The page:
Why do I hate gigs? Even when I was a teenager and went to a gig a week, I hated gigs. For starters, I experience enochlophobia (look it up). More importantly, I have always been so precious about music that it always seemed a particular perverse cruelty to have my experiences ruined by inevitable meatheads, who would always (and I mean, always) end up standing or sitting next to, behind, or in front of me. Since I refuse to enjoy myself, God punishes me by surrounding me with people who do. 

And lo, George the meathead magnet strikes again. Behind me were five friends, who informed me that they had come all the way from Bristol to see their favourite band - and then talked through every song. It was all going exactly as I had expected. It was a shame that the sound at the O2 is so muffled and rough. It really is a music venue for people who don't like music. I would have preferred a bit more volume and clarity, not only to drown out my paralytic-clown neighbours, but because I really wanted to listen to the band.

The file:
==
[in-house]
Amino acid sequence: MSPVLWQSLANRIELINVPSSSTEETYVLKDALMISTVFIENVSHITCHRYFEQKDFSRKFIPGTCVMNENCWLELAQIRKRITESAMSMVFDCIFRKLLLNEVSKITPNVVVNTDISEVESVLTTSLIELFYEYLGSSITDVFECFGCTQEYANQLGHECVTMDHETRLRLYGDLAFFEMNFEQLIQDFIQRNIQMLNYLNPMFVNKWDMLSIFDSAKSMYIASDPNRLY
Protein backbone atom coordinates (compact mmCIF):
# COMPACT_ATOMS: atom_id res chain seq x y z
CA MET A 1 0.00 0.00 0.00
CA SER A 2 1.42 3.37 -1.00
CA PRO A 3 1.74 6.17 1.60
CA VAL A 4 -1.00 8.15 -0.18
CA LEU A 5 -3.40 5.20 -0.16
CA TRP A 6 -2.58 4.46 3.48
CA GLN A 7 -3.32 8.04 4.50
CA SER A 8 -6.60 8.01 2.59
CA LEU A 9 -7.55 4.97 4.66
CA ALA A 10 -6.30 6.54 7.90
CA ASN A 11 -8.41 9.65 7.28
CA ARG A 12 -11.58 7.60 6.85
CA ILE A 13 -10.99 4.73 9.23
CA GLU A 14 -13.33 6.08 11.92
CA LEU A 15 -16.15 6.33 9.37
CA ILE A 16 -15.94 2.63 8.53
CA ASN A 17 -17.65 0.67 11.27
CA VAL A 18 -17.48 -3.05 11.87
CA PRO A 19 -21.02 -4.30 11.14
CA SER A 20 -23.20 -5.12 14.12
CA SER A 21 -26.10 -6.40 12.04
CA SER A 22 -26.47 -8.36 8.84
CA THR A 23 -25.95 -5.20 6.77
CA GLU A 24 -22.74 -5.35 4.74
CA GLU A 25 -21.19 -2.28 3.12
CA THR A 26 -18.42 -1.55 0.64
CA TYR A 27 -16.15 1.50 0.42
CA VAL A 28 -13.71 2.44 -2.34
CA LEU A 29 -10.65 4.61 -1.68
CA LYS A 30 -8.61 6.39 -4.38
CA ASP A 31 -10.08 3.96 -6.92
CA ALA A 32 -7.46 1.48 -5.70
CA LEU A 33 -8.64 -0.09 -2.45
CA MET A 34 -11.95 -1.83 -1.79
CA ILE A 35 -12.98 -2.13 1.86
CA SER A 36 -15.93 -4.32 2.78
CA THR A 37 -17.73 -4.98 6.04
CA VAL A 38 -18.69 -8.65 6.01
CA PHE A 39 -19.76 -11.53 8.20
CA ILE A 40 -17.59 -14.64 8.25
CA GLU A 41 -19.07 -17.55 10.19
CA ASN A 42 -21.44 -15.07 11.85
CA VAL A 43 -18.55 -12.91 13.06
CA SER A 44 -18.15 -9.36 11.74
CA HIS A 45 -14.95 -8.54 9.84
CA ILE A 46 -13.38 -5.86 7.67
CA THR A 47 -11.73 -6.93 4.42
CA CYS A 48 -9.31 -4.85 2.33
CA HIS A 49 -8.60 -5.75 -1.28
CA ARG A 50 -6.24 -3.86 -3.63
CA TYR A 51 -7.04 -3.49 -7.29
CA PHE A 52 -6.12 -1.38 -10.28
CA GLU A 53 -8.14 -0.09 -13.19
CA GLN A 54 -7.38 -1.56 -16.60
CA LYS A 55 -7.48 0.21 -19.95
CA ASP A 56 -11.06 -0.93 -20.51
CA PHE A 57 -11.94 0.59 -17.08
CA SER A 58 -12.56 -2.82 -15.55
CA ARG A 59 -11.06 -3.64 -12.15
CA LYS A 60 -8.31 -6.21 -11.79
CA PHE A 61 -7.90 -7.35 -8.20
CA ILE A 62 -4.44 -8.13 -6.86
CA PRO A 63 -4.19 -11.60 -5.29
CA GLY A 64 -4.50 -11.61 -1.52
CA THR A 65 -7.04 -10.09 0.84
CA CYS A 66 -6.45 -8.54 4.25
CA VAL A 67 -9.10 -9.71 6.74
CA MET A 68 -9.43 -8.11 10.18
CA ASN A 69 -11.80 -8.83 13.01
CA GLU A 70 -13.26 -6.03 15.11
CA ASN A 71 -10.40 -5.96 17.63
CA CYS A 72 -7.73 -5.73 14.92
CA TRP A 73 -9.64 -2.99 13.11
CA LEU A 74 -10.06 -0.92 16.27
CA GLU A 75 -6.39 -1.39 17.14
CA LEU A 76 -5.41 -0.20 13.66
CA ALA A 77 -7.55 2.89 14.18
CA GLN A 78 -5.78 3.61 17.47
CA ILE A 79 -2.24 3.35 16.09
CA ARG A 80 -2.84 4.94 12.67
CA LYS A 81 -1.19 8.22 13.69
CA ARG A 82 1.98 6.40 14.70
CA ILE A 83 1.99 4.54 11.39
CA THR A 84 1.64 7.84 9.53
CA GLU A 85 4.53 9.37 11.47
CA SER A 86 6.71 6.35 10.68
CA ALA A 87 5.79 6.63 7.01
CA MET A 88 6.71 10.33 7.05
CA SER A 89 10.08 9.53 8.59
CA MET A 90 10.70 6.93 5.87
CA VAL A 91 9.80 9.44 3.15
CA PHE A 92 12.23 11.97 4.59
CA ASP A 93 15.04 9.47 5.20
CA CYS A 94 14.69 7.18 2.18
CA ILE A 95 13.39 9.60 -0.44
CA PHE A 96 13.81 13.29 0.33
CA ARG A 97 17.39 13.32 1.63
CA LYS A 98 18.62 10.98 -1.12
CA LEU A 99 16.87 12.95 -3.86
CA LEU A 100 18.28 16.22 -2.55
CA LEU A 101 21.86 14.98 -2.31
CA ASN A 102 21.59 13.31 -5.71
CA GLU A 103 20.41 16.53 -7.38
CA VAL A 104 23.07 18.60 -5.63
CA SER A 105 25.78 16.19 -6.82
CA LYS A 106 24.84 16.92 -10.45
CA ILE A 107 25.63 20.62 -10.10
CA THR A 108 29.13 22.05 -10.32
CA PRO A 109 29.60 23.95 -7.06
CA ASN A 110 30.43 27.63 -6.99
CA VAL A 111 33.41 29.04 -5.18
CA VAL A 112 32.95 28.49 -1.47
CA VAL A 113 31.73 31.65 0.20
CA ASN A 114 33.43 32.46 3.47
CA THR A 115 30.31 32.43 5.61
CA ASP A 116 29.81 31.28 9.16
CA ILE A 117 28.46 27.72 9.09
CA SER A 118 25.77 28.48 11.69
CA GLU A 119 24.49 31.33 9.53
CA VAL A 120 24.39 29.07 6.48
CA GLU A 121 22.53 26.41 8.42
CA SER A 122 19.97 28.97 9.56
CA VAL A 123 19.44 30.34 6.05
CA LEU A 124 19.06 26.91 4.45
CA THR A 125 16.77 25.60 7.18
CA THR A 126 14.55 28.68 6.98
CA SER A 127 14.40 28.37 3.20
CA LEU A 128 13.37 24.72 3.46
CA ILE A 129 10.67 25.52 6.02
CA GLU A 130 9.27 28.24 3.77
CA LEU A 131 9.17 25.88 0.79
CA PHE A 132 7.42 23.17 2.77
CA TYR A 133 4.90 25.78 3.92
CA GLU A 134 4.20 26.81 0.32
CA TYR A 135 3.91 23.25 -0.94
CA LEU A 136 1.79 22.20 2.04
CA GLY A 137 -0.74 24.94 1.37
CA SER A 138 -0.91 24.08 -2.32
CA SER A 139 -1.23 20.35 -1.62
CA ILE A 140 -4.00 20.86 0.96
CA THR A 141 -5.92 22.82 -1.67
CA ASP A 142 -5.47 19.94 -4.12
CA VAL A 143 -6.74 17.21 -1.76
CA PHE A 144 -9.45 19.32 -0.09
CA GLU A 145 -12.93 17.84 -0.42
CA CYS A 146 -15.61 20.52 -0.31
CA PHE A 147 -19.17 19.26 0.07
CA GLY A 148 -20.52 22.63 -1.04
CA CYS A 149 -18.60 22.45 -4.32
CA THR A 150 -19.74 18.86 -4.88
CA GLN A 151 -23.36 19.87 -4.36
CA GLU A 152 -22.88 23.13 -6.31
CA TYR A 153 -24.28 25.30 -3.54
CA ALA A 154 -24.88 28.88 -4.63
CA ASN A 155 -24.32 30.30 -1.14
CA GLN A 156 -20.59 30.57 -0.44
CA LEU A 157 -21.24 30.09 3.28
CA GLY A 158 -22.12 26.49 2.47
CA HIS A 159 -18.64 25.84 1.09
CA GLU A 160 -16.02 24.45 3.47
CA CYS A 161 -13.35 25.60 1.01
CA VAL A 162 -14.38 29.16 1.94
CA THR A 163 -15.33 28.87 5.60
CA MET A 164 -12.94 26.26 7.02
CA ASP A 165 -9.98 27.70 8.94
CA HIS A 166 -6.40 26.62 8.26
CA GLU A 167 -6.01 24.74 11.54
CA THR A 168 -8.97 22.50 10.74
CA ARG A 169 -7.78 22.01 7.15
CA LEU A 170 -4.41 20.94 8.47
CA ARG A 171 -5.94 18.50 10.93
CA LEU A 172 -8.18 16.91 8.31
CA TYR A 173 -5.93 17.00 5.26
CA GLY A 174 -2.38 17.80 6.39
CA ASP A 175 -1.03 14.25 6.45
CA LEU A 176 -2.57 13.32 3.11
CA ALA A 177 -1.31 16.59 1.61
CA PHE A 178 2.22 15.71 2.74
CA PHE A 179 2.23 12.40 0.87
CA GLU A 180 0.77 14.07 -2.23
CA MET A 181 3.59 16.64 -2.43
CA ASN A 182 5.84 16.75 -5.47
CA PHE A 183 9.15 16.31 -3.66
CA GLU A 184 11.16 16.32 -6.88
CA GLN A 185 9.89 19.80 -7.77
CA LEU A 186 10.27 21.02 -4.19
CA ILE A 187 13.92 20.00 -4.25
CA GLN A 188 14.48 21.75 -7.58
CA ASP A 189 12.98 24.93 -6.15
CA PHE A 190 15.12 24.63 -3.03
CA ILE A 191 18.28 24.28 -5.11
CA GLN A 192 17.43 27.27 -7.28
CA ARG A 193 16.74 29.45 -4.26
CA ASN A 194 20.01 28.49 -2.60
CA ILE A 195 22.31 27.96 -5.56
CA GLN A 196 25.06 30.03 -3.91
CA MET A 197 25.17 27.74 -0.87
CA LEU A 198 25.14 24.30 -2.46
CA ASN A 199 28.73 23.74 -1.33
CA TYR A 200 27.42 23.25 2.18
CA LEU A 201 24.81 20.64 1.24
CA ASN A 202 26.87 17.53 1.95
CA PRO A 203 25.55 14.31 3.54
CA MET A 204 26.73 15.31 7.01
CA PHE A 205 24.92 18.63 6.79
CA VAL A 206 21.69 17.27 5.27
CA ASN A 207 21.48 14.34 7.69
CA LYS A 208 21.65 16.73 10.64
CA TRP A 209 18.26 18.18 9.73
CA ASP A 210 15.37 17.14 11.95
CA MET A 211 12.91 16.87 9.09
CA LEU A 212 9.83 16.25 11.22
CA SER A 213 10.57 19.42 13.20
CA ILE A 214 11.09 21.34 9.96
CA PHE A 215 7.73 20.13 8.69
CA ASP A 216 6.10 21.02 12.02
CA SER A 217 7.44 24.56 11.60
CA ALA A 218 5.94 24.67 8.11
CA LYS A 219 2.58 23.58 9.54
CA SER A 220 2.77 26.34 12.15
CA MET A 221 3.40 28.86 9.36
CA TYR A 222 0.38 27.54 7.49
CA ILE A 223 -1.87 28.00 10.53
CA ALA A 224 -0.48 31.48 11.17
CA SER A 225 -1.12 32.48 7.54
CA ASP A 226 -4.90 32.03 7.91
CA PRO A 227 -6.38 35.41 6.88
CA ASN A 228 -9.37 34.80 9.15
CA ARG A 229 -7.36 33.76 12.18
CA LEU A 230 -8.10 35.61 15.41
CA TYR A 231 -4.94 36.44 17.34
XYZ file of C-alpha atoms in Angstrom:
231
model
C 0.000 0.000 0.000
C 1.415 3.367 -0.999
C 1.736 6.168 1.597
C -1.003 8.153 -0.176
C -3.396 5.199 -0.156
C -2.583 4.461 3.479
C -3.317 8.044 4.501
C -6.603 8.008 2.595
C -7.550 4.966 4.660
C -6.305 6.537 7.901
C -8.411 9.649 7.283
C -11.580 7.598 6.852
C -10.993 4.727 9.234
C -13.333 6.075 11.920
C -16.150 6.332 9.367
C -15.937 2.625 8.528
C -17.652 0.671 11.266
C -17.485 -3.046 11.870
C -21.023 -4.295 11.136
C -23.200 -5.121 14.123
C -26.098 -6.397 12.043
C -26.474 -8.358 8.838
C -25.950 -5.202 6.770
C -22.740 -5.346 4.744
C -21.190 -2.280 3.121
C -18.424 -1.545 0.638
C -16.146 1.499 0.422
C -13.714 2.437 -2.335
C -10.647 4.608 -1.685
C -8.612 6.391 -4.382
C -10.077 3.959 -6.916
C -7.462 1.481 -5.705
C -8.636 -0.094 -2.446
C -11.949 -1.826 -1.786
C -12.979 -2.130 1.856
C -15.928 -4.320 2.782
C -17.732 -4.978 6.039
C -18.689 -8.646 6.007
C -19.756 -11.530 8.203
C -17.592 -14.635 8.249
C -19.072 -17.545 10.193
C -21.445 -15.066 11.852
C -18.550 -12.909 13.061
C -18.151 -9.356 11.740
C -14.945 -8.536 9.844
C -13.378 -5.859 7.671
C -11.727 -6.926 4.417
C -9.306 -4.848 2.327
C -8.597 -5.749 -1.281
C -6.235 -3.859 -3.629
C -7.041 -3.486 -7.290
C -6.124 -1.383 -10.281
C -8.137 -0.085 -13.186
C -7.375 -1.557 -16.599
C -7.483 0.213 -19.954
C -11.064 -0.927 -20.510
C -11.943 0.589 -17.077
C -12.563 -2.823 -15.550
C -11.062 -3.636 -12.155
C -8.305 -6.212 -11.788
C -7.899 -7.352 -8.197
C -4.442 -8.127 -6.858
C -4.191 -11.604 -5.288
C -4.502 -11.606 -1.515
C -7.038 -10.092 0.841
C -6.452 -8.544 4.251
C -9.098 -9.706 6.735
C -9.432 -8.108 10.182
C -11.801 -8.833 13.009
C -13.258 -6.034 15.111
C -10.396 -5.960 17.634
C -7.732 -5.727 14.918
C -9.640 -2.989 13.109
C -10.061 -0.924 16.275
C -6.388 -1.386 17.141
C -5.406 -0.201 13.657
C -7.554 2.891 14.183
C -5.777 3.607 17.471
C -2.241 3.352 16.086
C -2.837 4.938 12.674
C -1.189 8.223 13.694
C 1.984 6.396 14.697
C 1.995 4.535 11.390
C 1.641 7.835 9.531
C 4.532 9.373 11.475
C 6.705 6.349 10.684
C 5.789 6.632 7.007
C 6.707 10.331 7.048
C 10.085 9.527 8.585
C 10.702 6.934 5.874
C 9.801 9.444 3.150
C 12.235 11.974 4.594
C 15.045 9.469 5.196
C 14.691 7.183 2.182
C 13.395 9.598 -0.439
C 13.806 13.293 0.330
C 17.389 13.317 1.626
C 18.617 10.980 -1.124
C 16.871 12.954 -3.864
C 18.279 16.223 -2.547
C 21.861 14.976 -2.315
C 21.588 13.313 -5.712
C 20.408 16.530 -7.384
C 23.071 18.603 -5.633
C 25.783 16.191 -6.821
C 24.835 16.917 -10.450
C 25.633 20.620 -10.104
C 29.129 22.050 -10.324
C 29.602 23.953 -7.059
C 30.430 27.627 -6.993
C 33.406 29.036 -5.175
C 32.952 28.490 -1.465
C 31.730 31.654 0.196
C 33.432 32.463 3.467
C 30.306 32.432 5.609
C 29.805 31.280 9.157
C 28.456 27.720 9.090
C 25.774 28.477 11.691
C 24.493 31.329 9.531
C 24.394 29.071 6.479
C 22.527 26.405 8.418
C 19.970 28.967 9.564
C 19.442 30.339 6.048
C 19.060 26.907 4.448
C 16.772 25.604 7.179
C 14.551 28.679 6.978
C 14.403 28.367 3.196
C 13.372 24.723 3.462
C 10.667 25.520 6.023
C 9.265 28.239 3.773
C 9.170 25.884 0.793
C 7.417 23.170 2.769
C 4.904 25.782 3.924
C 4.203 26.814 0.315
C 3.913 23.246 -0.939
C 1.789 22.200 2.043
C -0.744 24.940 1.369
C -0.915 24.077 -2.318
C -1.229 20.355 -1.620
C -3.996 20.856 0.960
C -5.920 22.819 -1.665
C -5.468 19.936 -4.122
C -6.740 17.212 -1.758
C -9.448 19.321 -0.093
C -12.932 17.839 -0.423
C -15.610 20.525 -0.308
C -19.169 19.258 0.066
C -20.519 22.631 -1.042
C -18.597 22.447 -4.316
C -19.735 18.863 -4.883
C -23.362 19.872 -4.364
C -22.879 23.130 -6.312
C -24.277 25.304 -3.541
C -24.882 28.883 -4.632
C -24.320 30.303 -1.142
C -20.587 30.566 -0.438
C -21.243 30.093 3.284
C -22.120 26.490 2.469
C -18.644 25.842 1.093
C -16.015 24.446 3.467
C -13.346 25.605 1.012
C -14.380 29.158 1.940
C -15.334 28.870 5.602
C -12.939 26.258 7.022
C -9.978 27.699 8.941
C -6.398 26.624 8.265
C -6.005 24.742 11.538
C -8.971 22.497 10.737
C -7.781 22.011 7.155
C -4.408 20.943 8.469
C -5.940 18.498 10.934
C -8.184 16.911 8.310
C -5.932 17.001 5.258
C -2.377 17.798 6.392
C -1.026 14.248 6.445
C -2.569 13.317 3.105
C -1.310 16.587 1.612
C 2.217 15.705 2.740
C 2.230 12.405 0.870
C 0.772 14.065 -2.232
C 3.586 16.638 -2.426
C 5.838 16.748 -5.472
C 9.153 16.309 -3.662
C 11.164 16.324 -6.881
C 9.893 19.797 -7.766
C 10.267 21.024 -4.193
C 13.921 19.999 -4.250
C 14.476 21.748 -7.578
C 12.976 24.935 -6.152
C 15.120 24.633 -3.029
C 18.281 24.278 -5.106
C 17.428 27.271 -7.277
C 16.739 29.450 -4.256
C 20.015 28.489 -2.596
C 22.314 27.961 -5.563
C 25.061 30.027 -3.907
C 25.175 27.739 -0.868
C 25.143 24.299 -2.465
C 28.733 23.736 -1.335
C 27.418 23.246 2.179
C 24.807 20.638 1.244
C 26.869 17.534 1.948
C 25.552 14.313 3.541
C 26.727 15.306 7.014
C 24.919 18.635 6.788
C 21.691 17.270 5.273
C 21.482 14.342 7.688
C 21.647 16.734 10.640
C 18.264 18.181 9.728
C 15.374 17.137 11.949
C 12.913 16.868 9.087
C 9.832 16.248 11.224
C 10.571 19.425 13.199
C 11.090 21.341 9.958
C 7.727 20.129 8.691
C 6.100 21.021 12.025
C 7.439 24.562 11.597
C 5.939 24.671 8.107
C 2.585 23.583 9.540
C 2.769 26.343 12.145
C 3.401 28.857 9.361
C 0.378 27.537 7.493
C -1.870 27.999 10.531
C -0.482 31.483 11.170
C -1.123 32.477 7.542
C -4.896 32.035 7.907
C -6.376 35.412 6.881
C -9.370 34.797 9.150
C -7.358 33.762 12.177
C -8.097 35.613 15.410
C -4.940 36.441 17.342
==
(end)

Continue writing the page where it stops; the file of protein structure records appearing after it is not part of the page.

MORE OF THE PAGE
Review Fleetwood Mac Live in London

Fleetwood Mac, live in London, O2 Arena
June 25, 2015:
by Michael Bonner
Uncut Magazine

Now with added Christine McVie